"I'm not making him solely a bench player," Jackson said.
"I think that he's got the capabilities to infuse our team with the kind of energy that we need, bring a certain tenacity defensively, run the court really hard and do things that second group does really well, which is speed the game up."
None might have been more important than Jordan Farmar's fall-back, nothing-but-net three-point shot with just under six minutes to play in the fourth quarter, which extended the Lakers' lead to 90-82.
Unless it was the dunk by Turiaf, off a no-look pass from Bryant that put the Lakers ahead, 97-86, with 4:25 to play.
The reserves' efforts allowed Jackson to stay with his plan to keep the starters' minutes down.
"It's conscious as long as the bench produces, then you're forced to use your starters longer minutes, which puts them in jeopardy at some point," Jackson said of his strategy.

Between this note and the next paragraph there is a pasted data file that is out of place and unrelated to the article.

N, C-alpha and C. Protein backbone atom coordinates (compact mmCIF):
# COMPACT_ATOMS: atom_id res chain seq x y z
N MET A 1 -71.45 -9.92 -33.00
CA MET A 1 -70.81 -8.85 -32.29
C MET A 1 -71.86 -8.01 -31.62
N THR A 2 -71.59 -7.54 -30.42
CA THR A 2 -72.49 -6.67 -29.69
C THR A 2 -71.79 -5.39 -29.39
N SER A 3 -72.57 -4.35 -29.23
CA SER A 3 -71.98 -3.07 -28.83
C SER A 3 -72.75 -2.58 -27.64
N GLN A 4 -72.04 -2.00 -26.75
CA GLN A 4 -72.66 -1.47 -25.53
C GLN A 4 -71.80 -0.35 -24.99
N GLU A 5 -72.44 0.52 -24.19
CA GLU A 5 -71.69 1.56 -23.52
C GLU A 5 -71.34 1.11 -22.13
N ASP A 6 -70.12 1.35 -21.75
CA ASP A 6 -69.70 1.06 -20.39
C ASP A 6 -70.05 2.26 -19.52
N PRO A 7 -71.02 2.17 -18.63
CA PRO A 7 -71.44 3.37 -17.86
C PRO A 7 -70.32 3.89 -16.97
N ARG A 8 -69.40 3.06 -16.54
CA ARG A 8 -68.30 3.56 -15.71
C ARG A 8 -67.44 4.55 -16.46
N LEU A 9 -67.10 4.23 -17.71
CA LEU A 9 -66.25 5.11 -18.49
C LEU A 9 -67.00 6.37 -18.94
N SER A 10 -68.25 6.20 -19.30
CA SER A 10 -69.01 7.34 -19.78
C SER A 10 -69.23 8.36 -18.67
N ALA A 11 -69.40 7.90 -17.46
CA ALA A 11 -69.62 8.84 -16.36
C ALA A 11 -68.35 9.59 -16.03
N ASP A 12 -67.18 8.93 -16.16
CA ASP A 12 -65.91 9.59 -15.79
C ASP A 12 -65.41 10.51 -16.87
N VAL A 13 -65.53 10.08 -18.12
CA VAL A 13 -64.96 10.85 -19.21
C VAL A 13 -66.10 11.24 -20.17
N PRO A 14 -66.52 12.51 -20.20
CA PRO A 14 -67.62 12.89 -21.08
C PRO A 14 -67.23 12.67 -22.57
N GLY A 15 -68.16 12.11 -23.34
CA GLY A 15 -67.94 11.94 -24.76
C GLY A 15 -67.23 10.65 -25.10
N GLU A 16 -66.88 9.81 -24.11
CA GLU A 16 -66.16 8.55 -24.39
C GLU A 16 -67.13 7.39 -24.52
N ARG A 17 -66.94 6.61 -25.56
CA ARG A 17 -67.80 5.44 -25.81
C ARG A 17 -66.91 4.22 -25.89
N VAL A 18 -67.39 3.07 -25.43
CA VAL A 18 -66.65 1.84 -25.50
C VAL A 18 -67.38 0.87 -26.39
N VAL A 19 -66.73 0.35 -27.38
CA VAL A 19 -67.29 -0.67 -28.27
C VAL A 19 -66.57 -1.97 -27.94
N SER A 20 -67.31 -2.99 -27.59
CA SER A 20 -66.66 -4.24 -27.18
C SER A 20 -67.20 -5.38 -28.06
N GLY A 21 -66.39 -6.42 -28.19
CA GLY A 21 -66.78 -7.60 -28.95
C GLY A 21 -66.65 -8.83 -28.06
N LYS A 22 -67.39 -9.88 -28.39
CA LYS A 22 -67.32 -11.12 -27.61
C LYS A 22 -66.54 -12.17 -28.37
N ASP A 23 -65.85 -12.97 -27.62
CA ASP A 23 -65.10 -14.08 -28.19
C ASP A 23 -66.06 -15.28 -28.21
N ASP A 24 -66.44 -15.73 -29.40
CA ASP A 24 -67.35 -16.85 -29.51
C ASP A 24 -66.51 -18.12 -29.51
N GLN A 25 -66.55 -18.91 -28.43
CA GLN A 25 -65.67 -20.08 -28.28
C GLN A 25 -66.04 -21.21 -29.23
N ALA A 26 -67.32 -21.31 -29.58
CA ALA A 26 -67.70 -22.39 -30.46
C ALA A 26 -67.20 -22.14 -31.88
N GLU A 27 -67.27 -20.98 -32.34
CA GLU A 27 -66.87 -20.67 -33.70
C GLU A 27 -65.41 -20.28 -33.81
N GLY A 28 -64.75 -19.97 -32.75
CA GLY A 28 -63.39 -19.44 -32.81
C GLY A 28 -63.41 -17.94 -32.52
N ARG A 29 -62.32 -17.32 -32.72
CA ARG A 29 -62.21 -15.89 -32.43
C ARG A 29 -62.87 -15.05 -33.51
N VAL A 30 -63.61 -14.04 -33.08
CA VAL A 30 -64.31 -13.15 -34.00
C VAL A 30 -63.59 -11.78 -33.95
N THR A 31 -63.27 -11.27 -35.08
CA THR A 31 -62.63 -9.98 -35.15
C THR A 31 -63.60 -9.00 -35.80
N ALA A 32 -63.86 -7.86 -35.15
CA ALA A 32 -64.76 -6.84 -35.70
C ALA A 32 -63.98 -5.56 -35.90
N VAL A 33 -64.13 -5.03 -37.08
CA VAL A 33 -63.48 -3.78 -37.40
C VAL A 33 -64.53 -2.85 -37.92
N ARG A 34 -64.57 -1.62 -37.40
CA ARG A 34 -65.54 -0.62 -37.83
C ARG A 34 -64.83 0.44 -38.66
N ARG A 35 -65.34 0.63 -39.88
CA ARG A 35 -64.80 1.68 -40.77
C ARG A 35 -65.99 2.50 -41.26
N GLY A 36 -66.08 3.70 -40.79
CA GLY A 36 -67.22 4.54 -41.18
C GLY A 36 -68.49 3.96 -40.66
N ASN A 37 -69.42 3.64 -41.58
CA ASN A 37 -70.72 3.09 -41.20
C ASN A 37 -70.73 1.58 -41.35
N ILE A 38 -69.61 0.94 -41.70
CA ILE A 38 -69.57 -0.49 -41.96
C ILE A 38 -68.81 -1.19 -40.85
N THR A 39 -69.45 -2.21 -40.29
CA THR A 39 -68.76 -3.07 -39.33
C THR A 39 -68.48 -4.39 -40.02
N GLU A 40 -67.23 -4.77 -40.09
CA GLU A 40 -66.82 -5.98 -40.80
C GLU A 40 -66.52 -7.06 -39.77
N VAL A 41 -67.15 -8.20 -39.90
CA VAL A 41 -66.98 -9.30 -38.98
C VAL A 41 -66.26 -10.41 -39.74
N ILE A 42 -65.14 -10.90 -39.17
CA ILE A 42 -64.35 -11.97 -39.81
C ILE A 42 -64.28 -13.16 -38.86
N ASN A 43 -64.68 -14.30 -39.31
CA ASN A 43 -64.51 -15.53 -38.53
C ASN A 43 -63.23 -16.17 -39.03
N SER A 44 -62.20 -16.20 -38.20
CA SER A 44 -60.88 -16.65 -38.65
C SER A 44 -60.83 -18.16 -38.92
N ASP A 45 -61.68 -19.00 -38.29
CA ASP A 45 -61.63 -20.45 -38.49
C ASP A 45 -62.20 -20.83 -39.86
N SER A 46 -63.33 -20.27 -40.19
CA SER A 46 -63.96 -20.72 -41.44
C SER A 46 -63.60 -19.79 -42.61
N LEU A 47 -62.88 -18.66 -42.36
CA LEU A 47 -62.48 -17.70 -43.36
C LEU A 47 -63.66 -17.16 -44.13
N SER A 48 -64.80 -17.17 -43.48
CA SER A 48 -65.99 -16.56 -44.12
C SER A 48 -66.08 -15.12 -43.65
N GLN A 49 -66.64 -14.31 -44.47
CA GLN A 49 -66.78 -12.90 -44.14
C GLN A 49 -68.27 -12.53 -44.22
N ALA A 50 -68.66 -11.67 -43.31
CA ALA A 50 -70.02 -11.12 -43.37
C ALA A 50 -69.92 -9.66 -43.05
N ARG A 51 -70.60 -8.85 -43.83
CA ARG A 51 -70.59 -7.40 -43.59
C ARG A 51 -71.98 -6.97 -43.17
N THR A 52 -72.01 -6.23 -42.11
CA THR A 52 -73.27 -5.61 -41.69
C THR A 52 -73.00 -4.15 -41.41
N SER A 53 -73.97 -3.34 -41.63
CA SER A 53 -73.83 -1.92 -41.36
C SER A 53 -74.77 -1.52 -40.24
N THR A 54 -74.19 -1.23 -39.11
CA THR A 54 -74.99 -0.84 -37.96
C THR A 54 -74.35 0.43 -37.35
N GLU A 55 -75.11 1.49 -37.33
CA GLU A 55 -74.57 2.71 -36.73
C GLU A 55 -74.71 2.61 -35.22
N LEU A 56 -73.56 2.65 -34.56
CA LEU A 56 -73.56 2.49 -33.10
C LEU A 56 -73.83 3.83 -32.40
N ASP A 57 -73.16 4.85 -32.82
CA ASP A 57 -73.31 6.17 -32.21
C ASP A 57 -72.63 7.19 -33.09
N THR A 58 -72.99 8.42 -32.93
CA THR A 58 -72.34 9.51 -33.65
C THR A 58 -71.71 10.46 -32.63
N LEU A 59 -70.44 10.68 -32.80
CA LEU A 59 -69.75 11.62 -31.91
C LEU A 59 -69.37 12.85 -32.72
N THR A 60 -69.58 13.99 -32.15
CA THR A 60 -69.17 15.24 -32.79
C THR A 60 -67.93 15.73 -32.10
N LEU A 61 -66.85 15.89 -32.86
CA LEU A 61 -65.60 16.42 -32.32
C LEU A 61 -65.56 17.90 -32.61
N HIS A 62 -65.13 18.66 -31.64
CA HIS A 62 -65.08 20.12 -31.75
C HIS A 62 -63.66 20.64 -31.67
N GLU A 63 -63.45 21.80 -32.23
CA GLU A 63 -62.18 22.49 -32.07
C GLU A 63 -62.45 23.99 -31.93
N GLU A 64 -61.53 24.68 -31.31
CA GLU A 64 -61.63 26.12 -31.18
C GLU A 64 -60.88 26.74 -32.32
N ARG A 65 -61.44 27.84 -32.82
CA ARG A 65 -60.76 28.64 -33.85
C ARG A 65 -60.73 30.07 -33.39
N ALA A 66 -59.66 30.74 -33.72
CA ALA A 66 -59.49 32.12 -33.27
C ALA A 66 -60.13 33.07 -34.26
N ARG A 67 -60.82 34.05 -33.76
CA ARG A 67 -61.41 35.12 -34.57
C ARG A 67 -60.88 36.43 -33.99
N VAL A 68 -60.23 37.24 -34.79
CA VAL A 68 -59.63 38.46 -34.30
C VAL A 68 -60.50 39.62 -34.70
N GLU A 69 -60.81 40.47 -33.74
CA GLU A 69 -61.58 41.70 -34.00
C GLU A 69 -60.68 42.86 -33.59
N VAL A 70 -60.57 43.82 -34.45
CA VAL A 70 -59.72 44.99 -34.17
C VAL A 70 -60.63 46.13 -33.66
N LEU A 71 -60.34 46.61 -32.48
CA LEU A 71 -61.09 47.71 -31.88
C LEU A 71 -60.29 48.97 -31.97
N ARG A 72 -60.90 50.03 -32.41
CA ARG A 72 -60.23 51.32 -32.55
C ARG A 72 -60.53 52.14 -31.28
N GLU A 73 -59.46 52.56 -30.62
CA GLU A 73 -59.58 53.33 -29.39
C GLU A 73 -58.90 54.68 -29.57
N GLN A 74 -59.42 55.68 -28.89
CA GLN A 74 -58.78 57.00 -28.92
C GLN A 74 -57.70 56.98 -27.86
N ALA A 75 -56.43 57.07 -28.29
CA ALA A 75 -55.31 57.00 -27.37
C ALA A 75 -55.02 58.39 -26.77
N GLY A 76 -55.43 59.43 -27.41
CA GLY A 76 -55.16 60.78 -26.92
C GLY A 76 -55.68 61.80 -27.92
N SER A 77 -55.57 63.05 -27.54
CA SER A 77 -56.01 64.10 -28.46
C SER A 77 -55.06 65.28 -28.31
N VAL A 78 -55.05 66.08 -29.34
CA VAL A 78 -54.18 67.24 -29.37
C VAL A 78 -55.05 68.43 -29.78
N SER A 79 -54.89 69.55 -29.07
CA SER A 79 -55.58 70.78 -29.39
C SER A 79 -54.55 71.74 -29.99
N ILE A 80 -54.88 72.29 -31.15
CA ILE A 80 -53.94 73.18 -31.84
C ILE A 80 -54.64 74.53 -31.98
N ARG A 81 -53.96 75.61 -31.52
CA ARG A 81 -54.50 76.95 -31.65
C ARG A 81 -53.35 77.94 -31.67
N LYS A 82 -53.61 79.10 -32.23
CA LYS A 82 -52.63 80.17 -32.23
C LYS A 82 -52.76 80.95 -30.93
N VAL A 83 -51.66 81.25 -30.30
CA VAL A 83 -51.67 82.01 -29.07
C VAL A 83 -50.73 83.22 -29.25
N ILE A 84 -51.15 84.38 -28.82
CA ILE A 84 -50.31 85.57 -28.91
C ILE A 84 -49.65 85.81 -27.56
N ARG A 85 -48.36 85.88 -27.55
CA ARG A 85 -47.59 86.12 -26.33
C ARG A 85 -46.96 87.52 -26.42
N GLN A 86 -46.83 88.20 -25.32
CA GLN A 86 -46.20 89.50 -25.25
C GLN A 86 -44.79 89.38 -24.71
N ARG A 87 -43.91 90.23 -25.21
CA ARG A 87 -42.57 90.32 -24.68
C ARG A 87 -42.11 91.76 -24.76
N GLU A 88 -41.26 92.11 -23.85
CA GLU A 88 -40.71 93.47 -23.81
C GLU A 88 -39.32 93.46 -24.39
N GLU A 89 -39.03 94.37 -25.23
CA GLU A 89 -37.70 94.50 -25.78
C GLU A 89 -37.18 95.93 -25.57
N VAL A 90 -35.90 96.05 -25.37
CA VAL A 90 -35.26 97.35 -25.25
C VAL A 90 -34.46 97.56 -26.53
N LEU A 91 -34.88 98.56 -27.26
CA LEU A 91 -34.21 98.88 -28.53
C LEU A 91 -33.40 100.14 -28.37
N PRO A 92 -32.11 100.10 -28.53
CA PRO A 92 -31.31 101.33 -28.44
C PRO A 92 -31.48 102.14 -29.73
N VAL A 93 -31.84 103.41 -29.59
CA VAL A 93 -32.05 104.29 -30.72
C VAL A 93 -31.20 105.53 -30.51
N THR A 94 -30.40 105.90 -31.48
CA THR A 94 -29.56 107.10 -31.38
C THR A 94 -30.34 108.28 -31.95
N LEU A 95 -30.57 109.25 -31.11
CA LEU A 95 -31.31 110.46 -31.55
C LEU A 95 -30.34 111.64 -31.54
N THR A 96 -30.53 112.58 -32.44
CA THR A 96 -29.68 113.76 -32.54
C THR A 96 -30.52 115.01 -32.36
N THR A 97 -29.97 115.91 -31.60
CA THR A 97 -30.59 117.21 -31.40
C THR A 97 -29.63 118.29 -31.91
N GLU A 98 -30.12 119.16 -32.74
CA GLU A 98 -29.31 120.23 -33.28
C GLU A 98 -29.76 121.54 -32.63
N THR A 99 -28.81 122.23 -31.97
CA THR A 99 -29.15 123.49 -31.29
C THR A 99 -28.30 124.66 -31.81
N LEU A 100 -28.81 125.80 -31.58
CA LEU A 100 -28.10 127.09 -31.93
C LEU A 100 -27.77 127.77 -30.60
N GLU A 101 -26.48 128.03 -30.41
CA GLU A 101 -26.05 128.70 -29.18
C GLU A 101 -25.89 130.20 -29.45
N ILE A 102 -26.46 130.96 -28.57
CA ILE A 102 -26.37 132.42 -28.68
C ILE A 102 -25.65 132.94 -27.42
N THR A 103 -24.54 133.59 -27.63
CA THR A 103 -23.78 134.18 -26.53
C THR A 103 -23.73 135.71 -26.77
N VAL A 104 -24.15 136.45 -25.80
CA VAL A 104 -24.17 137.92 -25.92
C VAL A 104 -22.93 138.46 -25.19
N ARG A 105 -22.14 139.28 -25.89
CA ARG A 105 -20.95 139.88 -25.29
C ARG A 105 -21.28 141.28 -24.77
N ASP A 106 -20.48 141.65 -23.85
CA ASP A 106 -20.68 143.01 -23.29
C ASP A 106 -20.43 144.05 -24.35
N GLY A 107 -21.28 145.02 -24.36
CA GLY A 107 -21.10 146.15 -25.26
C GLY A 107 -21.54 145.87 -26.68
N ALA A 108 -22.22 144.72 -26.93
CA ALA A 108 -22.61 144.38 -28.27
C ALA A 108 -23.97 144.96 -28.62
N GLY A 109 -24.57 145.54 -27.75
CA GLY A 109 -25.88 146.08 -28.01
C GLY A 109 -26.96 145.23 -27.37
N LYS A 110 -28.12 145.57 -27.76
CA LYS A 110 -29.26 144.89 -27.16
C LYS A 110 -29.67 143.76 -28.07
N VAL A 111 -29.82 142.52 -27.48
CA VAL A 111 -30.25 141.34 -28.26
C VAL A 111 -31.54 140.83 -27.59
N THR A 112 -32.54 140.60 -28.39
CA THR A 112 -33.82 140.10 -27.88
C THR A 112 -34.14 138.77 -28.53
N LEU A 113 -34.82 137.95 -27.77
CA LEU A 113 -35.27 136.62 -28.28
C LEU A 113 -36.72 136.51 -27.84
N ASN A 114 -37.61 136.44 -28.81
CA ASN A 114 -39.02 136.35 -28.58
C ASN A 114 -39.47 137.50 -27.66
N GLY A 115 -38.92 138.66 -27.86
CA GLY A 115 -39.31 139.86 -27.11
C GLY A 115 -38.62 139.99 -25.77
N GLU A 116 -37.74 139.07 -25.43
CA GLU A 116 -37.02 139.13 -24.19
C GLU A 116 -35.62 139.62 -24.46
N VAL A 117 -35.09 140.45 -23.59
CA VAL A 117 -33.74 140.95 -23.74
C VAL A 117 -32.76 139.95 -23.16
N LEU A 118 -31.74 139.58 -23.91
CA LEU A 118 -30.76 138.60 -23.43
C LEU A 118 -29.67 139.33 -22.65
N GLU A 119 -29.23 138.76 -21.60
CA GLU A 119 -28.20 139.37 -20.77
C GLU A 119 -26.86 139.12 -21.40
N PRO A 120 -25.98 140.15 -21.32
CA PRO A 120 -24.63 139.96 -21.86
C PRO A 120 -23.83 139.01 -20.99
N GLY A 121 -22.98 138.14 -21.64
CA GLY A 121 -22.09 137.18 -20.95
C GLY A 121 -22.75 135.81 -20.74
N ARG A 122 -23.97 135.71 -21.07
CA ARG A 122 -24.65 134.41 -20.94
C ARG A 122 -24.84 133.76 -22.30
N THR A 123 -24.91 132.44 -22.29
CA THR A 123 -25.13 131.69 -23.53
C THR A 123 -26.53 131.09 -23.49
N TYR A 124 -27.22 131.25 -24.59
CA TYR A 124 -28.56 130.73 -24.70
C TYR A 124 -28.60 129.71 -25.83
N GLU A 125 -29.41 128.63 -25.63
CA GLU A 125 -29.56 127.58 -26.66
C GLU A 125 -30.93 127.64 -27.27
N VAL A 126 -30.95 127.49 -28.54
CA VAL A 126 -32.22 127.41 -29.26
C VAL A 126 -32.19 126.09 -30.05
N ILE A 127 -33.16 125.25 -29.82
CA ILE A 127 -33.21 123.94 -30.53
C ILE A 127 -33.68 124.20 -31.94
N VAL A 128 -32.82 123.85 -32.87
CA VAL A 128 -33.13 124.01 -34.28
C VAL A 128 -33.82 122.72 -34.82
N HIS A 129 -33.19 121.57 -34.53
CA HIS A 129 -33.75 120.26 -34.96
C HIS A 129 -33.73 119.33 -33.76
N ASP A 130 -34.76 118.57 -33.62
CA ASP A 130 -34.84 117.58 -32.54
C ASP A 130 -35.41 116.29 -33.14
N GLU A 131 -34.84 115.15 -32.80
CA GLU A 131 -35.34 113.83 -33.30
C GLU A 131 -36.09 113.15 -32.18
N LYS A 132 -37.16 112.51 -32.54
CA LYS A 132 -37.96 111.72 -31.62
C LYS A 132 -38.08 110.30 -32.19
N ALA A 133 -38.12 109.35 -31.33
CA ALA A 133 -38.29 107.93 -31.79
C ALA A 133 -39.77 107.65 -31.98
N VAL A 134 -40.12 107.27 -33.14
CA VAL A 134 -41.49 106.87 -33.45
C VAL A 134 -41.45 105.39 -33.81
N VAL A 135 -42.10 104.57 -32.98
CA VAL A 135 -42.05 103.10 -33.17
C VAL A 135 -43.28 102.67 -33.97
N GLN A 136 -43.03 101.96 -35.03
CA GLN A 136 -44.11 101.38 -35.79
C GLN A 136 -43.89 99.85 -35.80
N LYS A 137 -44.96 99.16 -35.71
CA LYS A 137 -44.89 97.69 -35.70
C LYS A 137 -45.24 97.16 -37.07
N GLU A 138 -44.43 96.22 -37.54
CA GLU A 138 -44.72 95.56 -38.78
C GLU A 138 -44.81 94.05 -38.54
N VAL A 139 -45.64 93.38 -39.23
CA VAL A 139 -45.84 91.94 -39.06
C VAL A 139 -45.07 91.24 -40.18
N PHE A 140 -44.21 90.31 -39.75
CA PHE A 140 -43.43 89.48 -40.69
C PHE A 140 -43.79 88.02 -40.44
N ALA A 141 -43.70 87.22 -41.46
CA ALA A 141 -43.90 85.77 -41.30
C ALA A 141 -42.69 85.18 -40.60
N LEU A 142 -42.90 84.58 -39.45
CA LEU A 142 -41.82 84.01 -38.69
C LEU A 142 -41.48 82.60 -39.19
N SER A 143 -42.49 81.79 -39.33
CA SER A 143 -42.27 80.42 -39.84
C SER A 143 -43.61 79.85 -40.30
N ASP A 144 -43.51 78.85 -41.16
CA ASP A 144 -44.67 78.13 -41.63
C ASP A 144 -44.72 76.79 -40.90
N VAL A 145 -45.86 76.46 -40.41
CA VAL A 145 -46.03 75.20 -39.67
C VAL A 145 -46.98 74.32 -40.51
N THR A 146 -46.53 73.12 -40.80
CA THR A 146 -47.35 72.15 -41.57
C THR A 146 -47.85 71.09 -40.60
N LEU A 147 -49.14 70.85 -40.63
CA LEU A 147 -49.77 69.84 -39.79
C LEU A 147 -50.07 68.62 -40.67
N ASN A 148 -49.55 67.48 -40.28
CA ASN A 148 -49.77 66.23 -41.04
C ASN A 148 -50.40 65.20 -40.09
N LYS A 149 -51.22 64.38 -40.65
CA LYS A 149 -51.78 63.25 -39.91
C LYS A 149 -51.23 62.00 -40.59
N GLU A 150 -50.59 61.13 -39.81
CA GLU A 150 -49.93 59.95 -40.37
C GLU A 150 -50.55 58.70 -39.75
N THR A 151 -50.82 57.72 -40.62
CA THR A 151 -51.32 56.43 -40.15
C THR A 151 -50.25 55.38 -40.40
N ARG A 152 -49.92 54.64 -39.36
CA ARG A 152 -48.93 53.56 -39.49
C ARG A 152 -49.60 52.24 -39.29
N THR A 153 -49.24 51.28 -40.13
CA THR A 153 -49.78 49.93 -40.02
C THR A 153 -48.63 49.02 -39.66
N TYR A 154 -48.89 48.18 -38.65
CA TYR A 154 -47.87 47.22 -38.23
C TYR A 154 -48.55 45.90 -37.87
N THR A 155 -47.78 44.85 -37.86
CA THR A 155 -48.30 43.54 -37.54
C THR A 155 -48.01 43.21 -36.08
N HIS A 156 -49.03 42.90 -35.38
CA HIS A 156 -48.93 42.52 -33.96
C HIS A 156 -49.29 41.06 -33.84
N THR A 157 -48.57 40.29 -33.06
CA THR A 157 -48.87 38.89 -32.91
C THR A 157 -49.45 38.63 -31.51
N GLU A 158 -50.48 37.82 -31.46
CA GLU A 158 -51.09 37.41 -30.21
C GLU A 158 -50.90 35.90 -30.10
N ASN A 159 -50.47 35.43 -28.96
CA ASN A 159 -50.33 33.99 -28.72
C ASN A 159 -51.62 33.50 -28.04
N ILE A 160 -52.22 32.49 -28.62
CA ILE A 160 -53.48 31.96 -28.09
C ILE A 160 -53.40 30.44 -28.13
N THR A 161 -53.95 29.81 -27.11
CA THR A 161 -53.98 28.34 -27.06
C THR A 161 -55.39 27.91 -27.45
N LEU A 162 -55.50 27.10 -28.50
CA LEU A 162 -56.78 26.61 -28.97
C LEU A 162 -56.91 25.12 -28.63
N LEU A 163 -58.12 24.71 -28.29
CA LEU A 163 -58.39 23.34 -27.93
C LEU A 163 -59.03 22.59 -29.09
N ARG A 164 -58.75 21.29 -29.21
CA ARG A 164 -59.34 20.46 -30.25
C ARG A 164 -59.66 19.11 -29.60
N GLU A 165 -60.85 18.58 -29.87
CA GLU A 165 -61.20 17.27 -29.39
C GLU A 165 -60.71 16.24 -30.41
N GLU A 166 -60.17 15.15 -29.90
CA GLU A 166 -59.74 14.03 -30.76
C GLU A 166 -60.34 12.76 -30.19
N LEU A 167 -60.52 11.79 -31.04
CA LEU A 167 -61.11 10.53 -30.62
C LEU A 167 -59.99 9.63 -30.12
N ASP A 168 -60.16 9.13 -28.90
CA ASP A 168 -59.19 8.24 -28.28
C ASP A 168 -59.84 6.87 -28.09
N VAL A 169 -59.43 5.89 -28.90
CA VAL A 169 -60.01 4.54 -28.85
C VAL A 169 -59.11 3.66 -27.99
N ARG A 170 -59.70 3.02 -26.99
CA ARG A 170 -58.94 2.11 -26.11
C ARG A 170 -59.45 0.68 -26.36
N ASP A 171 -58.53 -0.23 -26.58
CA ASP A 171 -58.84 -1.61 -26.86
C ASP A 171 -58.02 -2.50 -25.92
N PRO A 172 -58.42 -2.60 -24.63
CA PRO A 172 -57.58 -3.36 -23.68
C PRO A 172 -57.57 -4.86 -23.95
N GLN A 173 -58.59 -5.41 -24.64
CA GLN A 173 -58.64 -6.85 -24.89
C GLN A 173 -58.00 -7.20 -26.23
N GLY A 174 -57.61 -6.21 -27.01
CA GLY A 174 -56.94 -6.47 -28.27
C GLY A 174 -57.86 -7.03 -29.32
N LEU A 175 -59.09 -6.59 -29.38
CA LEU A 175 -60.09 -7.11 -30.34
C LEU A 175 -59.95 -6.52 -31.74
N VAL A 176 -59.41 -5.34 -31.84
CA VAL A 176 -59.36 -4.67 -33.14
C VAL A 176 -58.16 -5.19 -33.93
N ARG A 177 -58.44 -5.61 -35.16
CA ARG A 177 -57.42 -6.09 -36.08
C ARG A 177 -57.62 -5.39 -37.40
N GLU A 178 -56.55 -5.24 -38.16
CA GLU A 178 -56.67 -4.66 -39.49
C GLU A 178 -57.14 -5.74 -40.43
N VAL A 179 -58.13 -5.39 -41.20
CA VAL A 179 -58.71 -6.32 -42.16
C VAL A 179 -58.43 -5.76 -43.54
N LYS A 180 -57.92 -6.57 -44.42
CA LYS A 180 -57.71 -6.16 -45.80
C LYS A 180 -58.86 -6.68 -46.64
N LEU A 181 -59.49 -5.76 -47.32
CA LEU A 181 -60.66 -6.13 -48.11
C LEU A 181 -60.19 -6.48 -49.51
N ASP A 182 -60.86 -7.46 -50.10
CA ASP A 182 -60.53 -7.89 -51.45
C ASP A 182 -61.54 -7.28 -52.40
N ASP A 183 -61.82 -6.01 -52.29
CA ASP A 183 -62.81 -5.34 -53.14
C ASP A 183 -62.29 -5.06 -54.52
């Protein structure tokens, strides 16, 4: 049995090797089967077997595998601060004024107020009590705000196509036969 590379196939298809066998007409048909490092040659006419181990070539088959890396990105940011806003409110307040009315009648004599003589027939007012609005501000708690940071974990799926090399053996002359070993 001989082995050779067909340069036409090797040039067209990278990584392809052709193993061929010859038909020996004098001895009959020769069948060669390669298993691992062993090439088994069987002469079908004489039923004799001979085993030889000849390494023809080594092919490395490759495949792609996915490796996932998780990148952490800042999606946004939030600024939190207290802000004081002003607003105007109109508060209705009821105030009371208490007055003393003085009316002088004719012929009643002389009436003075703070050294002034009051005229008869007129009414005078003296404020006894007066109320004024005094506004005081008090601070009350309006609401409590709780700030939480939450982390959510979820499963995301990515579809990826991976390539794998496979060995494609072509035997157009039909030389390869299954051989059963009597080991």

Jackson, having signed a contract extension this week that goes through next season and has an option for 2009-10, seems happy with his situation and his team's. Asked before the game to share his thoughts about that option clause, he joked, "There's always an option to quit."
In reality, he said, his decision would depend on "how we're doing and if we can move this club forward quickly enough."
The Lakers took a decided step forward on Thursday. Not a huge step, but one significant for its persistence and for its potential as the start of something bigger.
Helene Elliott can be reached at firstname.lastname@example.org.